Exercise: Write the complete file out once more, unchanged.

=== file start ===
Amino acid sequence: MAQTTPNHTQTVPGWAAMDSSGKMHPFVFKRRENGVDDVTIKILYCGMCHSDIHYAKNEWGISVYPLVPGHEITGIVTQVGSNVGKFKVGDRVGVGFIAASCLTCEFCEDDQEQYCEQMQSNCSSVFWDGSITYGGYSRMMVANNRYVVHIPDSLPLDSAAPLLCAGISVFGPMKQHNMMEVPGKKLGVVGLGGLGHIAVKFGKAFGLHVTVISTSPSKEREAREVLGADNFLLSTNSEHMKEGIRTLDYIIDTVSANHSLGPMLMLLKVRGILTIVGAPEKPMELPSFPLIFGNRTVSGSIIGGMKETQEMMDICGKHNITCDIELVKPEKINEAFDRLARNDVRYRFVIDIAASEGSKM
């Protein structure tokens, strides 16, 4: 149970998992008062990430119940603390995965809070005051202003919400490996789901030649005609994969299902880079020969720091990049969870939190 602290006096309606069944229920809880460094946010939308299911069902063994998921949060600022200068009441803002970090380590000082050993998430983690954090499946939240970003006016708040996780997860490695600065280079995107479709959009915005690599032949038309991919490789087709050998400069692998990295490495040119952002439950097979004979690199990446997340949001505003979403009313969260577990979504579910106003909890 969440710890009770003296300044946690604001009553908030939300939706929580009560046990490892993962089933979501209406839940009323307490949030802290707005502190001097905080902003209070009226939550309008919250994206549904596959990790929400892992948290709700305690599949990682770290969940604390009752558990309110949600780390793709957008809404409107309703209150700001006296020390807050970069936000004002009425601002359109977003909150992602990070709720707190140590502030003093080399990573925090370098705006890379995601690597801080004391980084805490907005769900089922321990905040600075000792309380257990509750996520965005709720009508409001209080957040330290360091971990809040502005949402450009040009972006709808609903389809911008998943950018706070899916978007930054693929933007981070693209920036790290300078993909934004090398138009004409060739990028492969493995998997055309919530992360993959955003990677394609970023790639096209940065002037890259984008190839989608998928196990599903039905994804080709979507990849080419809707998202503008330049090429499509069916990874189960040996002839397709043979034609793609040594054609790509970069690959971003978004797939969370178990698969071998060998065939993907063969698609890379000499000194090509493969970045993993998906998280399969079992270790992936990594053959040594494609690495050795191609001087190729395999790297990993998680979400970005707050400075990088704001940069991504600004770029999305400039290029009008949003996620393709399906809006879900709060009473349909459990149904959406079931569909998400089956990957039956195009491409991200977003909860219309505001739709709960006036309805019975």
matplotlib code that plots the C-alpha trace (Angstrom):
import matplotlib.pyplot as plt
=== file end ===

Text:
Amino acid sequence: MAQTTPNHTQTVPGWAAMDSSGKMHPFVFKRRENGVDDVTIKILYCGMCHSDIHYAKNEWGISVYPLVPGHEITGIVTQVGSNVGKFKVGDRVGVGFIAASCLTCEFCEDDQEQYCEQMQSNCSSVFWDGSITYGGYSRMMVANNRYVVHIPDSLPLDSAAPLLCAGISVFGPMKQHNMMEVPGKKLGVVGLGGLGHIAVKFGKAFGLHVTVISTSPSKEREAREVLGADNFLLSTNSEHMKEGIRTLDYIIDTVSANHSLGPMLMLLKVRGILTIVGAPEKPMELPSFPLIFGNRTVSGSIIGGMKETQEMMDICGKHNITCDIELVKPEKINEAFDRLARNDVRYRFVIDIAASEGSKM
């Protein structure tokens, strides 16, 4: 149970998992008062990430119940603390995965809070005051202003919400490996789901030649005609994969299902880079020969720091990049969870939190 602290006096309606069944229920809880460094946010939308299911069902063994998921949060600022200068009441803002970090380590000082050993998430983690954090499946939240970003006016708040996780997860490695600065280079995107479709959009915005690599032949038309991919490789087709050998400069692998990295490495040119952002439950097979004979690199990446997340949001505003979403009313969260577990979504579910106003909890 969440710890009770003296300044946690604001009553908030939300939706929580009560046990490892993962089933979501209406839940009323307490949030802290707005502190001097905080902003209070009226939550309008919250994206549904596959990790929400892992948290709700305690599949990682770290969940604390009752558990309110949600780390793709957008809404409107309703209150700001006296020390807050970069936000004002009425601002359109977003909150992602990070709720707190140590502030003093080399990573925090370098705006890379995601690597801080004391980084805490907005769900089922321990905040600075000792309380257990509750996520965005709720009508409001209080957040330290360091971990809040502005949402450009040009972006709808609903389809911008998943950018706070899916978007930054693929933007981070693209920036790290300078993909934004090398138009004409060739990028492969493995998997055309919530992360993959955003990677394609970023790639096209940065002037890259984008190839989608998928196990599903039905994804080709979507990849080419809707998202503008330049090429499509069916990874189960040996002839397709043979034609793609040594054609790509970069690959971003978004797939969370178990698969071998060998065939993907063969698609890379000499000194090509493969970045993993998906998280399969079992270790992936990594053959040594494609690495050795191609001087190729395999790297990993998680979400970005707050400075990088704001940069991504600004770029999305400039290029009008949003996620393709399906809006879900709060009473349909459990149904959406079931569909998400089956990957039956195009491409991200977003909860219309505001739709709960006036309805019975």
matplotlib code that plots the C-alpha trace (Angstrom):
import matplotlib.pyplot as plt